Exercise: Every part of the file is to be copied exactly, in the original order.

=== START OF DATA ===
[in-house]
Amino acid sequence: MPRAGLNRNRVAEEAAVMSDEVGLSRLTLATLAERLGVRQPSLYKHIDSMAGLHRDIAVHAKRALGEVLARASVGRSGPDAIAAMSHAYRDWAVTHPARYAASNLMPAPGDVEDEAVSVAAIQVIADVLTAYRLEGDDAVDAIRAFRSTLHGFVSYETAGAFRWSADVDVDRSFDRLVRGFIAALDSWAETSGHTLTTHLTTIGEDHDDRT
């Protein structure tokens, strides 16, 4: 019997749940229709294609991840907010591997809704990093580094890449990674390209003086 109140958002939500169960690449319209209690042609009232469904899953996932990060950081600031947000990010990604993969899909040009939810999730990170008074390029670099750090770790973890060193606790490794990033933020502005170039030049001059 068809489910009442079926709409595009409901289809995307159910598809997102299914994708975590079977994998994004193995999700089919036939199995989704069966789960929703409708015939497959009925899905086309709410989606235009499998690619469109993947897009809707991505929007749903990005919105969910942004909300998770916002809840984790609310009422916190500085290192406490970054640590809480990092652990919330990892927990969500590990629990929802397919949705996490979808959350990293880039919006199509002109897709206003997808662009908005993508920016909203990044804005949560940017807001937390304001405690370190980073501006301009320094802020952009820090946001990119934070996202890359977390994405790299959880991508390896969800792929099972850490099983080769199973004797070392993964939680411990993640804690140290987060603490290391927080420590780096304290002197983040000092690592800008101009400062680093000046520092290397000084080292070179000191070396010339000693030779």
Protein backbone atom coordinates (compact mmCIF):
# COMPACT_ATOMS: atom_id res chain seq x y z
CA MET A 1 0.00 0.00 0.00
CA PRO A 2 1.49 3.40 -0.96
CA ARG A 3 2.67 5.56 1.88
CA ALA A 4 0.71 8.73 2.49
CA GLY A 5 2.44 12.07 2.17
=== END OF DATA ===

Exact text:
[in-house]
Amino acid sequence: MPRAGLNRNRVAEEAAVMSDEVGLSRLTLATLAERLGVRQPSLYKHIDSMAGLHRDIAVHAKRALGEVLARASVGRSGPDAIAAMSHAYRDWAVTHPARYAASNLMPAPGDVEDEAVSVAAIQVIADVLTAYRLEGDDAVDAIRAFRSTLHGFVSYETAGAFRWSADVDVDRSFDRLVRGFIAALDSWAETSGHTLTTHLTTIGEDHDDRT
């Protein structure tokens, strides 16, 4: 019997749940229709294609991840907010591997809704990093580094890449990674390209003086 109140958002939500169960690449319209209690042609009232469904899953996932990060950081600031947000990010990604993969899909040009939810999730990170008074390029670099750090770790973890060193606790490794990033933020502005170039030049001059 068809489910009442079926709409595009409901289809995307159910598809997102299914994708975590079977994998994004193995999700089919036939199995989704069966789960929703409708015939497959009925899905086309709410989606235009499998690619469109993947897009809707991505929007749903990005919105969910942004909300998770916002809840984790609310009422916190500085290192406490970054640590809480990092652990919330990892927990969500590990629990929802397919949705996490979808959350990293880039919006199509002109897709206003997808662009908005993508920016909203990044804005949560940017807001937390304001405690370190980073501006301009320094802020952009820090946001990119934070996202890359977390994405790299959880991508390896969800792929099972850490099983080769199973004797070392993964939680411990993640804690140290987060603490290391927080420590780096304290002197983040000092690592800008101009400062680093000046520092290397000084080292070179000191070396010339000693030779």
Protein backbone atom coordinates (compact mmCIF):
# COMPACT_ATOMS: atom_id res chain seq x y z
CA MET A 1 0.00 0.00 0.00
CA PRO A 2 1.49 3.40 -0.96
CA ARG A 3 2.67 5.56 1.88
CA ALA A 4 0.71 8.73 2.49
CA GLY A 5 2.44 12.07 2.17